Choosing a college to stick can be a very daunting task. Not only are there a lot of institutes out there vying for new students – there are a total of over 4,100 private and public 2- and 4-year institutions, with nearly 18 million total college students as per Info Please – but what makes your journey even harder is that aside from simply choosing a campus, you also have to choose a course, and finally, decide whether you want to study locally at the dorms or learn from home, in order to support a job and other obligations while you learn.
Your choice is made even more significant by the fact that it’s financially irreversible. College tuition costs have risen dramatically in the past few decades, at a much faster speed than other common lifetime costs like car or home ownership as per Time Magazine, and despite a growing number of applicants year in and year out, less and less people are actually capable of completely affording a college education straight out of high school.
This means many college students are professionals revisiting school after years of proper job experiences, with the goal of finishing their studies and furnishing their resume with an additional hallmark to present to discerning human resources departments.
As such, schools not only cater to young, fresh-faced students, but also hardened professionals looking to step up their game, or just do something different with their time. Curriculums are adaptive, courses become flexible, and learning methods vary from circumstance to circumstance. So how do you choose the right place and way to learn among this maelstrom of academic choices? Well, it’s a step-by-step process.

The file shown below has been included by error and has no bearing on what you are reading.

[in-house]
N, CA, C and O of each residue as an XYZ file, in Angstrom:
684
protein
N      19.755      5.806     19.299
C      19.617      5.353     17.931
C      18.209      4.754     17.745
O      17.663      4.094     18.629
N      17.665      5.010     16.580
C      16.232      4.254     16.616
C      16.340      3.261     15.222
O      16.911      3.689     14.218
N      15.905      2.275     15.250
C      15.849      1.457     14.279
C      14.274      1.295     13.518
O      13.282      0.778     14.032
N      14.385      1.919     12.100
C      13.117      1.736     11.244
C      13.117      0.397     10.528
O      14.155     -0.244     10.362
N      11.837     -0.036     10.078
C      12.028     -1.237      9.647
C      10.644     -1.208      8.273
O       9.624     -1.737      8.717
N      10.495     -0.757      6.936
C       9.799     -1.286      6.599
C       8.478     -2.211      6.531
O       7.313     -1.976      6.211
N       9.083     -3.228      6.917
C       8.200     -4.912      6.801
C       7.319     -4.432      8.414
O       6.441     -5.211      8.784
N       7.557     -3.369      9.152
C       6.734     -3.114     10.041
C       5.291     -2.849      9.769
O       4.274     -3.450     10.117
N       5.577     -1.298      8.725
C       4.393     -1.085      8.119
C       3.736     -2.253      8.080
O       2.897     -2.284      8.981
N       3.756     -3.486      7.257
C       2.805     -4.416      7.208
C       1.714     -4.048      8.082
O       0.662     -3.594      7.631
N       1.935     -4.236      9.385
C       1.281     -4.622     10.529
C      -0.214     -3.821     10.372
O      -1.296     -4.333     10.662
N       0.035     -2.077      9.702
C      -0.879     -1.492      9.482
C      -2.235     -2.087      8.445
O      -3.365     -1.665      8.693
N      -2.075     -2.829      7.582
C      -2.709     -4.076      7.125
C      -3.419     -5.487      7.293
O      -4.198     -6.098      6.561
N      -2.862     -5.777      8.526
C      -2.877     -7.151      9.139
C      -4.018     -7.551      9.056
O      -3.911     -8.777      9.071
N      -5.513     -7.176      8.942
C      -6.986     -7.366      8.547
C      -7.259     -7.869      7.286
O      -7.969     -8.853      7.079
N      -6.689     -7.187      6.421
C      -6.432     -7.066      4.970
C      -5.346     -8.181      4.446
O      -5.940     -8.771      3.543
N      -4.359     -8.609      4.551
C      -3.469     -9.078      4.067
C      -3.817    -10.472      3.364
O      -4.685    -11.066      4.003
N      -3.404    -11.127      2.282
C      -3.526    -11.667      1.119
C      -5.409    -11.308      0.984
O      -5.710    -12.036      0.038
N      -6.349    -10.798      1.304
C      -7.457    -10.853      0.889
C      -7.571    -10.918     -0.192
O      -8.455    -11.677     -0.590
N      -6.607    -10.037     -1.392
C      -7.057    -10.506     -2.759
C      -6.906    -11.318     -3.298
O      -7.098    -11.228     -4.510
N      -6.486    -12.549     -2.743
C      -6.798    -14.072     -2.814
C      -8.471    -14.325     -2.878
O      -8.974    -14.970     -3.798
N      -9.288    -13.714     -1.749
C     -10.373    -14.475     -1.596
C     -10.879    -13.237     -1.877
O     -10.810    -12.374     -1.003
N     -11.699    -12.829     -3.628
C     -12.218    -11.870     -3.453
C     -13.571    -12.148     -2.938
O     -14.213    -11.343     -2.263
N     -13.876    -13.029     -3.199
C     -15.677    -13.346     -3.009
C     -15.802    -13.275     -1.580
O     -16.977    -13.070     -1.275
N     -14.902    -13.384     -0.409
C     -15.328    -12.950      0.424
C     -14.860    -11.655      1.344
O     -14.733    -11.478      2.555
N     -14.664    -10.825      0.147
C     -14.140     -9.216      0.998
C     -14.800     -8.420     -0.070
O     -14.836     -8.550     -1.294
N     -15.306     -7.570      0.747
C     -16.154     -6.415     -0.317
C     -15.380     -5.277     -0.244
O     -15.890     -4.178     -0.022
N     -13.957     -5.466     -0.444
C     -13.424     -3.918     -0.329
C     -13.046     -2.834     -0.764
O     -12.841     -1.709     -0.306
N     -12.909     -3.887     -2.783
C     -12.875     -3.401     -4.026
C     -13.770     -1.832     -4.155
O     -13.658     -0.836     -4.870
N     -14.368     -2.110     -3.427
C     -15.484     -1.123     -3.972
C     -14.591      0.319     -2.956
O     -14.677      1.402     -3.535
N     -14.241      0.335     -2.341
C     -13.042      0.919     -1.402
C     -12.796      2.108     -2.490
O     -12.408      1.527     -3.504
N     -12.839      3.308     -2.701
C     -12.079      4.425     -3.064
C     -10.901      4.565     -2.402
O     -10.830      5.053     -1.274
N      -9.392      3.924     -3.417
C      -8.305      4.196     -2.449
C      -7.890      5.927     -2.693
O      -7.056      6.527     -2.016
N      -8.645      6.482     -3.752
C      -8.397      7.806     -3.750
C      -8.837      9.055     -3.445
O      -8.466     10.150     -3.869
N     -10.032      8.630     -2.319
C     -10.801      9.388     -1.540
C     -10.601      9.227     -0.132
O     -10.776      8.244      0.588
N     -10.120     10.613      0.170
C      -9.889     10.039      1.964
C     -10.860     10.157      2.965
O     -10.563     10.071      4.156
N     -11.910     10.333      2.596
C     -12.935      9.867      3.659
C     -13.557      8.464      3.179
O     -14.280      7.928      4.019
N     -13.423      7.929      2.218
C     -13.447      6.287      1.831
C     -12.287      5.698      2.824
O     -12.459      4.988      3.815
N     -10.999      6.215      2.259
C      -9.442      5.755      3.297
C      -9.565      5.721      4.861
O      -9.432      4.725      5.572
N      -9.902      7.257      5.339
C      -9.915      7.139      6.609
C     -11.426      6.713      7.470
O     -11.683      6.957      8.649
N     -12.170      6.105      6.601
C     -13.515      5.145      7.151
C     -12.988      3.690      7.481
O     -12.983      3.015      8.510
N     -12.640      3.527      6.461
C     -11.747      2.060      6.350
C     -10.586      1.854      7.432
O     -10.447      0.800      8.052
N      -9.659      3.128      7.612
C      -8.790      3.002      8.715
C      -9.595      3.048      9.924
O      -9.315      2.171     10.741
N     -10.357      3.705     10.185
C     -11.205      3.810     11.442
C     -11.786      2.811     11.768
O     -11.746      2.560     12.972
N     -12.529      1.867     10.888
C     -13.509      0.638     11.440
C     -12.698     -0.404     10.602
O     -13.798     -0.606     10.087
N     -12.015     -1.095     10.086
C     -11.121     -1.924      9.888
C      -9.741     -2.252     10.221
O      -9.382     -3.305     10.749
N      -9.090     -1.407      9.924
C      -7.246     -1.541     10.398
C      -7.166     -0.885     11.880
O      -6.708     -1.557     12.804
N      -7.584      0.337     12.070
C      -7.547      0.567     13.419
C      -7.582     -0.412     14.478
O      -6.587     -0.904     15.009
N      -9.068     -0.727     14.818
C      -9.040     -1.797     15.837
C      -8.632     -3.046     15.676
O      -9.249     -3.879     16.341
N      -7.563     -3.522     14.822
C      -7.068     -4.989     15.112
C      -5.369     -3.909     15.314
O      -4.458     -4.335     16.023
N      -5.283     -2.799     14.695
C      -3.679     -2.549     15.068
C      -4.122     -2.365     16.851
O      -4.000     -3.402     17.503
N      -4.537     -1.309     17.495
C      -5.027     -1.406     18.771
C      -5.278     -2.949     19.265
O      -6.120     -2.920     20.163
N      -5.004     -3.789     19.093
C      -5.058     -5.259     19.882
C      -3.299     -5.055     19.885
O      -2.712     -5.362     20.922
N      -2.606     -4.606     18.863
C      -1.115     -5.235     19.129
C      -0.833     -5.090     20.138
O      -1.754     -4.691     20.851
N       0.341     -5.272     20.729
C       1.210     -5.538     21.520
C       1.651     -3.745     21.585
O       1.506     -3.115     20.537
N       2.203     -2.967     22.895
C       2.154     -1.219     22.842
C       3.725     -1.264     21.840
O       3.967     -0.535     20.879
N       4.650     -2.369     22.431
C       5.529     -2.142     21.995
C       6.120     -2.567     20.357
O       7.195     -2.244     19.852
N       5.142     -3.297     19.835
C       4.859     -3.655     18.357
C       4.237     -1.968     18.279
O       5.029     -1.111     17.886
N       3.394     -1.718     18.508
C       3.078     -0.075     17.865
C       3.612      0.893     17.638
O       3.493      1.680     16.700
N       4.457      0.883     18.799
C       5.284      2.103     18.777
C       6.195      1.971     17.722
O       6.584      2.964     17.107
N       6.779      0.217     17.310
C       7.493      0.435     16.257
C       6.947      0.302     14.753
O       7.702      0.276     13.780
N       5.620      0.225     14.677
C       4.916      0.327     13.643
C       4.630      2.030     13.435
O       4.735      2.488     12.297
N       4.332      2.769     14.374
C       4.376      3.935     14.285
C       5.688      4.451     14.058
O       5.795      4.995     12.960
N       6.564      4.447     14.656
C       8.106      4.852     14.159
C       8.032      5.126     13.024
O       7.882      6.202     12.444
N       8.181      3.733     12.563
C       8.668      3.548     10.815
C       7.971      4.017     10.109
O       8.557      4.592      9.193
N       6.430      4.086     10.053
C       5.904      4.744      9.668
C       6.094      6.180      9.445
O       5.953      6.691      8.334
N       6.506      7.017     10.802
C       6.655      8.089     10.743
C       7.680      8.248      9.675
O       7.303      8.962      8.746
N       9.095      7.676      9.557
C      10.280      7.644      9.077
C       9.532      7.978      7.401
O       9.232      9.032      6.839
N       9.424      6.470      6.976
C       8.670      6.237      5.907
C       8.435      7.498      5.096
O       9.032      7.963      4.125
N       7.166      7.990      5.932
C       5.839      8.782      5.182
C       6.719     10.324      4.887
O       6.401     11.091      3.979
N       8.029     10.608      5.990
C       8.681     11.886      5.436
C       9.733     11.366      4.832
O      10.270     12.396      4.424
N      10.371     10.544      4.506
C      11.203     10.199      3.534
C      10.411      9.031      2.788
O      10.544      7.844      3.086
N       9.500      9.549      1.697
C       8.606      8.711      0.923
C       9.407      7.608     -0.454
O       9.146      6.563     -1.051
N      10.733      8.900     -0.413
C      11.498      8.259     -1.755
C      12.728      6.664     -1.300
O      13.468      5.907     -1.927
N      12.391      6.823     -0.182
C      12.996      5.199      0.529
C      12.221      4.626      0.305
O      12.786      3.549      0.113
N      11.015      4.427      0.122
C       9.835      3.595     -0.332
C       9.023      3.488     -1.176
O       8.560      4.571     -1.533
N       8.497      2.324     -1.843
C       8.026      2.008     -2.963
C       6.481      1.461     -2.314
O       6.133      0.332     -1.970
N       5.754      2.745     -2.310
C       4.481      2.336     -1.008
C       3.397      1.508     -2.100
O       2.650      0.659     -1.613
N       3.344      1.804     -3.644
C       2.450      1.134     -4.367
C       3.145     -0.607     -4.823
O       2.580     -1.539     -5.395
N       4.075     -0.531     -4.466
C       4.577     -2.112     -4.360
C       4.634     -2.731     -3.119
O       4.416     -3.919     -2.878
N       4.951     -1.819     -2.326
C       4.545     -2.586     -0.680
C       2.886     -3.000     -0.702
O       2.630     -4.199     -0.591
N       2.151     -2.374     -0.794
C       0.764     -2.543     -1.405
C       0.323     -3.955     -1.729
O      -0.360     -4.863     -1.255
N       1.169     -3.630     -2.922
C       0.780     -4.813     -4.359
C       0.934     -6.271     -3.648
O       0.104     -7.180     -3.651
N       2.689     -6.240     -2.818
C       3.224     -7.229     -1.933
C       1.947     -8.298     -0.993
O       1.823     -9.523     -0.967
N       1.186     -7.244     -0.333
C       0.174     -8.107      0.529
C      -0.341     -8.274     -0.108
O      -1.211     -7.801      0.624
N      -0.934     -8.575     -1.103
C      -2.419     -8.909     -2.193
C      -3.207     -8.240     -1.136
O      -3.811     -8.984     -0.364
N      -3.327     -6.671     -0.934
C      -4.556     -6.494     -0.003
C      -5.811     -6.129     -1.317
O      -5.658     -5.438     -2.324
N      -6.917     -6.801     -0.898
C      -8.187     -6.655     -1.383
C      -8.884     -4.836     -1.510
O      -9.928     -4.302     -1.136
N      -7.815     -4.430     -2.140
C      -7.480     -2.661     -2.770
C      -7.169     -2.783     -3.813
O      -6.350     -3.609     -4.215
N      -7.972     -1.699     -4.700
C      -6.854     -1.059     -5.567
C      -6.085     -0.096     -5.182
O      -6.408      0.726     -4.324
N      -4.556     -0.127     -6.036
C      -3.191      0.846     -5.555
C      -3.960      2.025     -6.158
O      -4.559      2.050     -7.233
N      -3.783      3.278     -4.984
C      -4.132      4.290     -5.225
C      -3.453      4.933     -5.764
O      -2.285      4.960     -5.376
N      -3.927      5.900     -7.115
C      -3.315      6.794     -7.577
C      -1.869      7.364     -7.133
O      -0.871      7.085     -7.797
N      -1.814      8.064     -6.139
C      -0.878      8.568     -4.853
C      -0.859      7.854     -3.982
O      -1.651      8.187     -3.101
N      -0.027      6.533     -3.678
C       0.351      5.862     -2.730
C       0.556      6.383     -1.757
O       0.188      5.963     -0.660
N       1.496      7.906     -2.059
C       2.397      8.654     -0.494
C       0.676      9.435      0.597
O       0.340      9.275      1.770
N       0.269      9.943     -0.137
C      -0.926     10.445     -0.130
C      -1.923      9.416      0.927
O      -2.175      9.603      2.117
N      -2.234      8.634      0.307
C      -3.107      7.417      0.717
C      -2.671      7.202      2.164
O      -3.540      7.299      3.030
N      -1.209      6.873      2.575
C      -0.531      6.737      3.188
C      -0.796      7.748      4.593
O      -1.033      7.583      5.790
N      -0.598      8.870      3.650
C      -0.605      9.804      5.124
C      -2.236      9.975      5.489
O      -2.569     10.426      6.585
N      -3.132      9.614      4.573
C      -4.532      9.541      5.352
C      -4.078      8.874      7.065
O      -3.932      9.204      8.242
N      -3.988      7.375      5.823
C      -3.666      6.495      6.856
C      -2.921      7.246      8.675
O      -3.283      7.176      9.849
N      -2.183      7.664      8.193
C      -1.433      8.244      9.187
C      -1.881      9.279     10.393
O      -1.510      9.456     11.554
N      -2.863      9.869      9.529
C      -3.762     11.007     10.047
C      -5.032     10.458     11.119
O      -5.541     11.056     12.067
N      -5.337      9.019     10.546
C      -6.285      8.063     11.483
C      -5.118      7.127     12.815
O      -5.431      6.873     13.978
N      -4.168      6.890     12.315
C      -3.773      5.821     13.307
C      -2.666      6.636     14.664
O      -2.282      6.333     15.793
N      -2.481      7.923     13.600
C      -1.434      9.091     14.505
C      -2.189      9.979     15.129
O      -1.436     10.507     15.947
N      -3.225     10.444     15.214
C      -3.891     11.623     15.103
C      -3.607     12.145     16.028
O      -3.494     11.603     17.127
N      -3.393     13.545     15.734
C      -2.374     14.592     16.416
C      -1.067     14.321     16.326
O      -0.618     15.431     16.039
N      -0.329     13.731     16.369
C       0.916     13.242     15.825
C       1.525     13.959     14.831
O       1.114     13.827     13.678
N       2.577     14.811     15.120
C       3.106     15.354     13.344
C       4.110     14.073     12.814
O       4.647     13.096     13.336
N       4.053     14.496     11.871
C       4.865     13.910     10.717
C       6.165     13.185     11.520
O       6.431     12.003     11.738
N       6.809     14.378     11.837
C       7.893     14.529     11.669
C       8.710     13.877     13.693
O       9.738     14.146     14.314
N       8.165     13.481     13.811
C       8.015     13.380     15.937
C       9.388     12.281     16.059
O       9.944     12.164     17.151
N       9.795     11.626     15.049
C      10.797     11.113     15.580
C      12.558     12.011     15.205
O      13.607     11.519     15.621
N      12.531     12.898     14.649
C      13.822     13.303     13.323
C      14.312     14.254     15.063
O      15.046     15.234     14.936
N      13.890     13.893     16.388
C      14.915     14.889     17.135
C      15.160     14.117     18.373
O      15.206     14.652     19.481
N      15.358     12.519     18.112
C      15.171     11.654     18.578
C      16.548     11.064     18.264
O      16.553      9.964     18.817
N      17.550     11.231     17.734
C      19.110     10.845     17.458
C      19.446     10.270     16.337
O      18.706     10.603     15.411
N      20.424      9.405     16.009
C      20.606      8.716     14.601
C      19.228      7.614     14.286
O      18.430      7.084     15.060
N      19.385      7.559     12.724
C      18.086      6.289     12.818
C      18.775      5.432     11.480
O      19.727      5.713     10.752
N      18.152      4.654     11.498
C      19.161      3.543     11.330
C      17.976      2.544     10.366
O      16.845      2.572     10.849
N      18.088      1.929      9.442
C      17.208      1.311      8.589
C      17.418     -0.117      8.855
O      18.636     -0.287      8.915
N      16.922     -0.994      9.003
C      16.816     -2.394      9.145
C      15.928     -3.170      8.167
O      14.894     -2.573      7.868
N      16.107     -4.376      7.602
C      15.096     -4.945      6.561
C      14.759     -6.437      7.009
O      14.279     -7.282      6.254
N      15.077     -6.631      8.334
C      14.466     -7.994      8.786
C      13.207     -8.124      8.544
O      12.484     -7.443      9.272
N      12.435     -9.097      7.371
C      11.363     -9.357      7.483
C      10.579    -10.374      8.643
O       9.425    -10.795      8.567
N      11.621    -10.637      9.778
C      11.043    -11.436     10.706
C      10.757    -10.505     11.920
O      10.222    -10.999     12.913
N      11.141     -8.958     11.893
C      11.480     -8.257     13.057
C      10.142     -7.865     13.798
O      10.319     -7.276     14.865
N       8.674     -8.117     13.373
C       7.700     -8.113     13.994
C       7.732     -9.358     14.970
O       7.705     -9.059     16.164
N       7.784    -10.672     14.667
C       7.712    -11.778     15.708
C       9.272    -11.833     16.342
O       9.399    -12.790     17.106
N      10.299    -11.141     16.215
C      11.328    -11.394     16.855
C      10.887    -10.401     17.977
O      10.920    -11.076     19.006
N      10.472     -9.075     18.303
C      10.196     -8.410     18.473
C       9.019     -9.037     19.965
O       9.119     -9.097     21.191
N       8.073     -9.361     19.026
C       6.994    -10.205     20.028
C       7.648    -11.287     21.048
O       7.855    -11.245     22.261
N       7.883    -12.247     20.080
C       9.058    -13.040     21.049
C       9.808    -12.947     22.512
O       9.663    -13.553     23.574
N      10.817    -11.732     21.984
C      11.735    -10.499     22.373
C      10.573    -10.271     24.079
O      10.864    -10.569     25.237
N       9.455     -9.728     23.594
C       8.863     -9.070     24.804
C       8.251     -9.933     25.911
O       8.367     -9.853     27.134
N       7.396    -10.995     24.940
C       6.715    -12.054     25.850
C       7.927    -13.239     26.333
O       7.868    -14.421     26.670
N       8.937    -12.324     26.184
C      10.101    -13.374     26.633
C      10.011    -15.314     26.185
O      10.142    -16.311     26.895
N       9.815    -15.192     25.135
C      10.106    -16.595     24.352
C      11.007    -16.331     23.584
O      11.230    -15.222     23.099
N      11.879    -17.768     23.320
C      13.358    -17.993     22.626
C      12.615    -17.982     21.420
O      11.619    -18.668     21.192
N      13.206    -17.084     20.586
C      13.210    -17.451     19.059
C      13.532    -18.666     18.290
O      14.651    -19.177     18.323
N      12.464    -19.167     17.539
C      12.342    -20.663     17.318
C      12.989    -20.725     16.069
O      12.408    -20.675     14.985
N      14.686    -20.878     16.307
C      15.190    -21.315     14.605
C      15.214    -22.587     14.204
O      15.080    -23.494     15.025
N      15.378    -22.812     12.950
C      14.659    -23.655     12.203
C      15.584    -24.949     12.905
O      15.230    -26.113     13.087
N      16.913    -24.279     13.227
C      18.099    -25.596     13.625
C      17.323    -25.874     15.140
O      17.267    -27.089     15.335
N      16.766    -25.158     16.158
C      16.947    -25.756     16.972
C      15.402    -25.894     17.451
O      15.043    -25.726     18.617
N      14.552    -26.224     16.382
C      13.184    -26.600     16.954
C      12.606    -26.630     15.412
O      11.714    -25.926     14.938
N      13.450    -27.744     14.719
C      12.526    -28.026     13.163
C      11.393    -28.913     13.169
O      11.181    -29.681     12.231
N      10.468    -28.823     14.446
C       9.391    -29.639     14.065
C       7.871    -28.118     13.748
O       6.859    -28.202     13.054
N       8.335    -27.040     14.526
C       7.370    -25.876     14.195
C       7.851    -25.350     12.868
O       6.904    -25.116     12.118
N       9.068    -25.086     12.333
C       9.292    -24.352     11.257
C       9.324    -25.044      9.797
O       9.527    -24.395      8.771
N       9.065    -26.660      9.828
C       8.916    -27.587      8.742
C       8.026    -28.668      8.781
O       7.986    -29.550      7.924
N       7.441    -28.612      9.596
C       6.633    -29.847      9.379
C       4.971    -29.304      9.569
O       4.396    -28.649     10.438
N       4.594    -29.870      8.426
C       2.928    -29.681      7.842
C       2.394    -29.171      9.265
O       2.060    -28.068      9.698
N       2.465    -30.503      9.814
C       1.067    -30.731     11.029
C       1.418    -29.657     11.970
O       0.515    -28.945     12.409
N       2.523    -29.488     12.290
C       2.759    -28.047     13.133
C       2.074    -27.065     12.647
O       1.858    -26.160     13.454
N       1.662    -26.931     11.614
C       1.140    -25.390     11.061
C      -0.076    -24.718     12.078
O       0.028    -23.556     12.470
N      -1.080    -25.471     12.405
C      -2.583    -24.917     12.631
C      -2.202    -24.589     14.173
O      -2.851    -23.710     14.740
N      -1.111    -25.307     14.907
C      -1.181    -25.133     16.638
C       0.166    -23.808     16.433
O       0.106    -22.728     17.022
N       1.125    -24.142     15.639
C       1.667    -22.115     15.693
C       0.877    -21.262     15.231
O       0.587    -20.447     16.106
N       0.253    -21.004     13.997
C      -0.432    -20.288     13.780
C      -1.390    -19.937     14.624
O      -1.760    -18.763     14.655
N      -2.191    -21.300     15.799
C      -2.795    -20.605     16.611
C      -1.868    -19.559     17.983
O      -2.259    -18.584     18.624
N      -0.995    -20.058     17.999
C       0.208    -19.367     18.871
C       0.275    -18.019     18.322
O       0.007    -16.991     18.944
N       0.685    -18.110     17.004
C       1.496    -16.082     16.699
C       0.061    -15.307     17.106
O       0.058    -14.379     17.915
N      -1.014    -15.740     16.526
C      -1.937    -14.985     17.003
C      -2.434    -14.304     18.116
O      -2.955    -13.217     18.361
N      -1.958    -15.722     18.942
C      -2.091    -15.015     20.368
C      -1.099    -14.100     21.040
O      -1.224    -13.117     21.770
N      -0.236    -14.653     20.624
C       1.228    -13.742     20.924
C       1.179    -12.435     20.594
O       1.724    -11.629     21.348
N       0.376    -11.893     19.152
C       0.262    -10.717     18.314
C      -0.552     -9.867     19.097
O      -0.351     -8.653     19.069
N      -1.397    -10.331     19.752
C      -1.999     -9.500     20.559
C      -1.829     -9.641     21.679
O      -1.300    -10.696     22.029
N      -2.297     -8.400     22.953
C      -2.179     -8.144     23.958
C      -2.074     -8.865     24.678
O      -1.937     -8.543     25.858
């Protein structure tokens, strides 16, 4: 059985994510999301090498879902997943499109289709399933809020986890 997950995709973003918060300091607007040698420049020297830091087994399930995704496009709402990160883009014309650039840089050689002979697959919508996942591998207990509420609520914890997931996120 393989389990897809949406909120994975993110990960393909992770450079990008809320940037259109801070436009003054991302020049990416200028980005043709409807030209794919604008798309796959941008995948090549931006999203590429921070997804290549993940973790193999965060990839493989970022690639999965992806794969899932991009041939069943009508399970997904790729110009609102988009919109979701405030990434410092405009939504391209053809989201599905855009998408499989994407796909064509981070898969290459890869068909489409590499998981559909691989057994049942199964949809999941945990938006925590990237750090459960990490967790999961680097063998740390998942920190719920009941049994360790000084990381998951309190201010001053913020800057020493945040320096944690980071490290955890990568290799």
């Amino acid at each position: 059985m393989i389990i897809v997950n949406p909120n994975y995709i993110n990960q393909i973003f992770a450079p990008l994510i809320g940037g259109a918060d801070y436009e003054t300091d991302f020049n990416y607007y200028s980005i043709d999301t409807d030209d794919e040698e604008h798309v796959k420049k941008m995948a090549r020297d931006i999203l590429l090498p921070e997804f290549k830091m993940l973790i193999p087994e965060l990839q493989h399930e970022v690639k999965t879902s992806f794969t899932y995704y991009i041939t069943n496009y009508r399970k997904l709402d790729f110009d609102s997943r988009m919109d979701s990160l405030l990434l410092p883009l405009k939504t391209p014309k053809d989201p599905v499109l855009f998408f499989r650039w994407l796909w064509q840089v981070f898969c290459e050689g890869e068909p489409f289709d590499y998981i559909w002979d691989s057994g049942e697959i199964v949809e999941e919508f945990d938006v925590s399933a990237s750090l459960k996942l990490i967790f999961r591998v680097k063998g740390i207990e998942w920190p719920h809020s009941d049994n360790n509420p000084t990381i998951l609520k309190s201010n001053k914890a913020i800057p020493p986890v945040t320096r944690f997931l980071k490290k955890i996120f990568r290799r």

Figure Out What Skill Set You Need
When it comes to choosing college courses, your exact major doesn’t matter quite as much as knowing what it is you probably want to do in the future, as per Forbes. Now, those two may sound related, but the truth is that college is best used to attain two things: a degree, and a skill set.
The knowledge you build in college is useful in many hard sciences and areas of rigorous study, like law, physics and medicine, but in soft courses like English, Psychology and Marketing, what matters more is that you utilize your time in these courses to work on skills you’re weak at (public speaking, writing, research, online communication), and to capitalize on and improve skills you feel you are very good at.
Choose a Reputable Institution
Once you’ve decided for a course that can help you work on your skill set, improving your strengths and building on some of your weakest spots, it’s time to go over what schools in your area offer the best courses for such skills.
Remember that one particularly relevant skill in today’s workforce is online communication, best built though pursuing a degree through an online Christian university like CBU Online. Through an online college, you can also eliminate on-campus costs and benefit from a more flexible work and study schedule.